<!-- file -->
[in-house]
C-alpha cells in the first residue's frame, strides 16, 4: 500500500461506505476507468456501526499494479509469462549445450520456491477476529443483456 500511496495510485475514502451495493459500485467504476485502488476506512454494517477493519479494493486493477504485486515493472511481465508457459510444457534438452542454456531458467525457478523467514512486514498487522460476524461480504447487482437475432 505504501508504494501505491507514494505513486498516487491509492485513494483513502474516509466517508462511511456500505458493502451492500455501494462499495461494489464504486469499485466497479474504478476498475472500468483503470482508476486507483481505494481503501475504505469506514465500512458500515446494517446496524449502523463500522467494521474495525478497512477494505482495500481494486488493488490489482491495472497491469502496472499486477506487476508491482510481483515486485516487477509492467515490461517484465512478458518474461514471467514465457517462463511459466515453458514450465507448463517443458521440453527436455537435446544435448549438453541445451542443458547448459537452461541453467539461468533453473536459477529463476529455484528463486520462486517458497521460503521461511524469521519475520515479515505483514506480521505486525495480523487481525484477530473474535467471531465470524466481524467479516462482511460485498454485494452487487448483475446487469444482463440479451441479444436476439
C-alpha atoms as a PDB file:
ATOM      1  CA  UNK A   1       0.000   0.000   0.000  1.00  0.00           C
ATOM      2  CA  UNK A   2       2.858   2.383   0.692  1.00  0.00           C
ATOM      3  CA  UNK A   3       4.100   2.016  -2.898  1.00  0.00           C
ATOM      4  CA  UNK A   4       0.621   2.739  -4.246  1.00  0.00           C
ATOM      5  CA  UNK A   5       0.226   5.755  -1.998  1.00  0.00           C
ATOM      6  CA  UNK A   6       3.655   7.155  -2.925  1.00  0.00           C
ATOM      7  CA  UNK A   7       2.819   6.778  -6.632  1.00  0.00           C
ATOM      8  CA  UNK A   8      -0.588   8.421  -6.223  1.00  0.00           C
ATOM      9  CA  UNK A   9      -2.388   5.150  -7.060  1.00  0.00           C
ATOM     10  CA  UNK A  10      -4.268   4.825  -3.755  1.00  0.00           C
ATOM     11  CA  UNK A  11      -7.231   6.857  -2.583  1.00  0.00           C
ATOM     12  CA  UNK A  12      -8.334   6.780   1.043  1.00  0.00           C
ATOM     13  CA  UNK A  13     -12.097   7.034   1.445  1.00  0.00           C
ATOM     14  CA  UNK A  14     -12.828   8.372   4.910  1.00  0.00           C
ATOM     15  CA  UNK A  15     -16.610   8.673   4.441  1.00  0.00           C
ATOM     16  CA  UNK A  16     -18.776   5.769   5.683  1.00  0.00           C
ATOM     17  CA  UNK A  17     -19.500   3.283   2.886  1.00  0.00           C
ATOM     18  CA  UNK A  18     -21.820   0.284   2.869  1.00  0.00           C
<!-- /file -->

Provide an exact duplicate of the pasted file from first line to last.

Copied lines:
[in-house]
C-alpha cells in the first residue's frame, strides 16, 4: 500500500461506505476507468456501526499494479509469462549445450520456491477476529443483456 500511496495510485475514502451495493459500485467504476485502488476506512454494517477493519479494493486493477504485486515493472511481465508457459510444457534438452542454456531458467525457478523467514512486514498487522460476524461480504447487482437475432 505504501508504494501505491507514494505513486498516487491509492485513494483513502474516509466517508462511511456500505458493502451492500455501494462499495461494489464504486469499485466497479474504478476498475472500468483503470482508476486507483481505494481503501475504505469506514465500512458500515446494517446496524449502523463500522467494521474495525478497512477494505482495500481494486488493488490489482491495472497491469502496472499486477506487476508491482510481483515486485516487477509492467515490461517484465512478458518474461514471467514465457517462463511459466515453458514450465507448463517443458521440453527436455537435446544435448549438453541445451542443458547448459537452461541453467539461468533453473536459477529463476529455484528463486520462486517458497521460503521461511524469521519475520515479515505483514506480521505486525495480523487481525484477530473474535467471531465470524466481524467479516462482511460485498454485494452487487448483475446487469444482463440479451441479444436476439
C-alpha atoms as a PDB file:
ATOM      1  CA  UNK A   1       0.000   0.000   0.000  1.00  0.00           C
ATOM      2  CA  UNK A   2       2.858   2.383   0.692  1.00  0.00           C
ATOM      3  CA  UNK A   3       4.100   2.016  -2.898  1.00  0.00           C
ATOM      4  CA  UNK A   4       0.621   2.739  -4.246  1.00  0.00           C
ATOM      5  CA  UNK A   5       0.226   5.755  -1.998  1.00  0.00           C
ATOM      6  CA  UNK A   6       3.655   7.155  -2.925  1.00  0.00           C
ATOM      7  CA  UNK A   7       2.819   6.778  -6.632  1.00  0.00           C
ATOM      8  CA  UNK A   8      -0.588   8.421  -6.223  1.00  0.00           C
ATOM      9  CA  UNK A   9      -2.388   5.150  -7.060  1.00  0.00           C
ATOM     10  CA  UNK A  10      -4.268   4.825  -3.755  1.00  0.00           C
ATOM     11  CA  UNK A  11      -7.231   6.857  -2.583  1.00  0.00           C
ATOM     12  CA  UNK A  12      -8.334   6.780   1.043  1.00  0.00           C
ATOM     13  CA  UNK A  13     -12.097   7.034   1.445  1.00  0.00           C
ATOM     14  CA  UNK A  14     -12.828   8.372   4.910  1.00  0.00           C
ATOM     15  CA  UNK A  15     -16.610   8.673   4.441  1.00  0.00           C
ATOM     16  CA  UNK A  16     -18.776   5.769   5.683  1.00  0.00           C
ATOM     17  CA  UNK A  17     -19.500   3.283   2.886  1.00  0.00           C
ATOM     18  CA  UNK A  18     -21.820   0.284   2.869  1.00  0.00           C